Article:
Videogames combine two essentially conflicting ideas into one form. It’s baked into the word itself: “video” (the modern diminutive of cinema) and “game.” In cinema we relinquish control over the flow of events and allow someone else’s experiences, feelings, and perspectives to meld with our own. In games we compete to impose the primacy of our own experience, feeling, and perspective on others, to dominate them with expansiveness of knowledge and reflex. These are opposite experiences, and they are both inextricable parts of videogames.
Wii Play: Motion is empowered by these paradoxically symbiotic qualities. It is a collection of 12 shorter games, each developed by a different Japanese studio, meant to take advantage of the gyroscope in the Wii MotionPlus peripheral. Like its forebear, Wii Play, the game is bound by Miis and the sweetly absurd dimension in which they exist. The controls for each game are simple and responsive, to a degree of extraordinary depth. In Veggie Guardin’, the most reductive game in the group, you must hit gophers who appear in one of five holes with a hammer. Players are in constant connection with the hammer’s height, angle, horizontal position, and speed of movement, all of which can be affected with minute adjustments to the Wii Remote.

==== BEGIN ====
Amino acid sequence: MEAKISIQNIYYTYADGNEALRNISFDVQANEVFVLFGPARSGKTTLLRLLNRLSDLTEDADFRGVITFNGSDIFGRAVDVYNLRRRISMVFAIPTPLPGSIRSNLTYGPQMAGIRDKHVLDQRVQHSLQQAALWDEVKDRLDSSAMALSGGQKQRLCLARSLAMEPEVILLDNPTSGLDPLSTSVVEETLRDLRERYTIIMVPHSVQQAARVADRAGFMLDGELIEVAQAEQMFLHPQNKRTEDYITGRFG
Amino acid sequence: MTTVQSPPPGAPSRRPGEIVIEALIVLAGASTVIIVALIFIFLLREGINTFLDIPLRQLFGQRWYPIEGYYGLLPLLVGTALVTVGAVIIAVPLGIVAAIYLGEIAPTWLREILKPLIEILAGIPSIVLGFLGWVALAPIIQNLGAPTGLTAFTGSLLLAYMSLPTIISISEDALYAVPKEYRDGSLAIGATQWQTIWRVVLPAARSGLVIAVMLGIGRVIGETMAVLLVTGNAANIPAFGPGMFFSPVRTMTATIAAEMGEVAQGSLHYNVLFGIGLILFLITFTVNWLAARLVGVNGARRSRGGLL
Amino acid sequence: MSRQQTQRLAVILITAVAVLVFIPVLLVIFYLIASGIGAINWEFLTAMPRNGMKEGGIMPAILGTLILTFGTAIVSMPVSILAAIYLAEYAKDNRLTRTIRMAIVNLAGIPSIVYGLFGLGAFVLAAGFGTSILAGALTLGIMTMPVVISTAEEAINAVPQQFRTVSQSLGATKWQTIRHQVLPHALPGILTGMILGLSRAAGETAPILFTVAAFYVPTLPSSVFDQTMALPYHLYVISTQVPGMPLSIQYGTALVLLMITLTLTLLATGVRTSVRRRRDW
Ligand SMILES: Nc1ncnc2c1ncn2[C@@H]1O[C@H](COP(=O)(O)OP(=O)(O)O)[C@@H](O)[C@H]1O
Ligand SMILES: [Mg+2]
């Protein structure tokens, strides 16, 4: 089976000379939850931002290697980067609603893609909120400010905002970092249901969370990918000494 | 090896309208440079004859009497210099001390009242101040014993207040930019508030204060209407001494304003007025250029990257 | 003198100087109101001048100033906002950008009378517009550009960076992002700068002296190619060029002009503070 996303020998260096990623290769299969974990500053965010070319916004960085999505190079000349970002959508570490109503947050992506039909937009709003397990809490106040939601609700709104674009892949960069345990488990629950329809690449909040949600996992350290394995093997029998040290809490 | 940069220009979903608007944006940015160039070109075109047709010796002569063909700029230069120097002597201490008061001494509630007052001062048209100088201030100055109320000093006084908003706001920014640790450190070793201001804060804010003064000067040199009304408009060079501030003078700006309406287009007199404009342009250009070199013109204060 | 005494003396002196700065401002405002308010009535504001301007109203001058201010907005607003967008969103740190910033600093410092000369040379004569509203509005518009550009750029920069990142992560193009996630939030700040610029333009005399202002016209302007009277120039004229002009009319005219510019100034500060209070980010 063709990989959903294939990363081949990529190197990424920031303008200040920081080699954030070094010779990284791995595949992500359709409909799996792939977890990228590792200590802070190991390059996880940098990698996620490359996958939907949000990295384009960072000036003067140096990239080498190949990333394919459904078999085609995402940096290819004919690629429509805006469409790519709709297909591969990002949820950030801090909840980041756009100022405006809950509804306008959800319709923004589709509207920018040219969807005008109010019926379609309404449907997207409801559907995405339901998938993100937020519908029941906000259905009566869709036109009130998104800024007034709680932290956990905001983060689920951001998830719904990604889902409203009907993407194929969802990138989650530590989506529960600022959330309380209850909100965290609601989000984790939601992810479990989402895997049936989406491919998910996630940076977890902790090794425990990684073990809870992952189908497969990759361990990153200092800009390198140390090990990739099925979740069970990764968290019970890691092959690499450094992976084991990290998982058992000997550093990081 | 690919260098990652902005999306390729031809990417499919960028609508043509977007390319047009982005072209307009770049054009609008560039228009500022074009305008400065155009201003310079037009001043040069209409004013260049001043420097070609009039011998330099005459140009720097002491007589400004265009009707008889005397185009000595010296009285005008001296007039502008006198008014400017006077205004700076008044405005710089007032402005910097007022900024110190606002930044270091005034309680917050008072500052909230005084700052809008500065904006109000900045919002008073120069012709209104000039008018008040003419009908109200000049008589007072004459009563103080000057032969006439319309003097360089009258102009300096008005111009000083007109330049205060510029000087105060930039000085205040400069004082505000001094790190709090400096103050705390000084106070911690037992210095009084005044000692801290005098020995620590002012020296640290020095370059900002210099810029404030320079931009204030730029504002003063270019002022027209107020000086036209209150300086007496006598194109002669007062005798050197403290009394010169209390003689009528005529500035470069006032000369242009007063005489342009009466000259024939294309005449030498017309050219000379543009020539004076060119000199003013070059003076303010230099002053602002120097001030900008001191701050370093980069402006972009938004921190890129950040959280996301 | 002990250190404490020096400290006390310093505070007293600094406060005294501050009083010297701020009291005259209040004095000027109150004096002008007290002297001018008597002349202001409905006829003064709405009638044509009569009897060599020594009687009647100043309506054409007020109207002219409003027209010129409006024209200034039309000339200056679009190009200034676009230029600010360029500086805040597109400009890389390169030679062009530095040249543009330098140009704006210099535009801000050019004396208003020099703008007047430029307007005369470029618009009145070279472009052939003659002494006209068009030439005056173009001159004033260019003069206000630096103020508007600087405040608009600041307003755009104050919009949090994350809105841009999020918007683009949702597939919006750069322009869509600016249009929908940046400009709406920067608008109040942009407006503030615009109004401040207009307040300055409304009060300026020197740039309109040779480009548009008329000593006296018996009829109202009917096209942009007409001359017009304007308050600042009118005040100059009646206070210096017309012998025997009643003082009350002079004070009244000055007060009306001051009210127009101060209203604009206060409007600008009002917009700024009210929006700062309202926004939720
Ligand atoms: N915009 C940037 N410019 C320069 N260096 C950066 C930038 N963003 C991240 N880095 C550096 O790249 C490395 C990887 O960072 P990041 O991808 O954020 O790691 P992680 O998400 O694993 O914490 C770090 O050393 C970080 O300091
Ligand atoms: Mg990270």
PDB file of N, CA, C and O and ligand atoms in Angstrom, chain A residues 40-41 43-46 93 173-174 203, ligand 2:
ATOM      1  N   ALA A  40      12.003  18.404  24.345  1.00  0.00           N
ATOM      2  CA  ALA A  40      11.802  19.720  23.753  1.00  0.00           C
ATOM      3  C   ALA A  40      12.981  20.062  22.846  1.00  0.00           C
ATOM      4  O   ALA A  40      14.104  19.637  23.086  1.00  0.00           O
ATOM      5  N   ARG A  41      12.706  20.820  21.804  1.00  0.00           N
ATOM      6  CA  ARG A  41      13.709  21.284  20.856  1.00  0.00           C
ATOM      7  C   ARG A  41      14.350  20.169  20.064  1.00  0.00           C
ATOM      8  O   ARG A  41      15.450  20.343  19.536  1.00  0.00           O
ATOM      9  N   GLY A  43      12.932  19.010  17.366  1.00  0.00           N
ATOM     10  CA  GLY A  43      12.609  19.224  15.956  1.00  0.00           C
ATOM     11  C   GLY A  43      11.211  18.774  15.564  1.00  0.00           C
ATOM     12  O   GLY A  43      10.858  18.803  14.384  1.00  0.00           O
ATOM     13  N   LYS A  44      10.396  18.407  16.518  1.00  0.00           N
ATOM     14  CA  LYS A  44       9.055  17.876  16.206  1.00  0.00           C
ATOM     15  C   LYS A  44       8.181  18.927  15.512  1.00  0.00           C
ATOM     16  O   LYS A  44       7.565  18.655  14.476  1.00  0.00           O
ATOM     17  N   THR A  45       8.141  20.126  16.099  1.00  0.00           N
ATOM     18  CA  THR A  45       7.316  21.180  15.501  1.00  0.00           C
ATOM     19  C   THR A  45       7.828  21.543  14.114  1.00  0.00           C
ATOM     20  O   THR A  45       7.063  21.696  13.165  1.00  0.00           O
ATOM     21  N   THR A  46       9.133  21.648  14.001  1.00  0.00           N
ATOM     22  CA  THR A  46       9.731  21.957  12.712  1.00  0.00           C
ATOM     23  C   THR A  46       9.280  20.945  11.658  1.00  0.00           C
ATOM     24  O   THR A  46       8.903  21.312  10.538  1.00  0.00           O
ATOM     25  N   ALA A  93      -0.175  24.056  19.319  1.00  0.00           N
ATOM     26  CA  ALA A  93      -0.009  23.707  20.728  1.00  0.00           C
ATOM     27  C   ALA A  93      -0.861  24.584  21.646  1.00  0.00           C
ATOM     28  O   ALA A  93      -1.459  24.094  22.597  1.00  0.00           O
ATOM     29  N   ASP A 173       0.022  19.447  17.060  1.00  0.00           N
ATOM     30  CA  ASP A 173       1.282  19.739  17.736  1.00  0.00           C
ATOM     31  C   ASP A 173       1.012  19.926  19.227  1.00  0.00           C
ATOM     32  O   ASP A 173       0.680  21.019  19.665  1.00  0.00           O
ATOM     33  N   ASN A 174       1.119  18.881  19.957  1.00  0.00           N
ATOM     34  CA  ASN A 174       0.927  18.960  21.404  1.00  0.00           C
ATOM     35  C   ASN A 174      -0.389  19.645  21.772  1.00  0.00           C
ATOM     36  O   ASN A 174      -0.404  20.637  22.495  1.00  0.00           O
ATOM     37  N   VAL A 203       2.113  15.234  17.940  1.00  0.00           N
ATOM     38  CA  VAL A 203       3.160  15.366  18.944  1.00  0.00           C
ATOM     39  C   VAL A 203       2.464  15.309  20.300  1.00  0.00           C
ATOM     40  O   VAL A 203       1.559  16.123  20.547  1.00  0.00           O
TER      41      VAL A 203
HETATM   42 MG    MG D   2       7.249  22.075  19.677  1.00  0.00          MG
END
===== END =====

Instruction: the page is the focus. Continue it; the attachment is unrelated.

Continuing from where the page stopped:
The beauty of continuous and minutely variable controls is that they actually obscure the point of interaction. Wii Play: Motion gives you more interactive elements than you need to complete the objective. From a design perspective, all you’d need in Veggie Guardin’ would be a way to choose between one of five options within a certain time period. But there is also a layer of kinetic depth between your recognition of what needs to be done, and your ability to do it.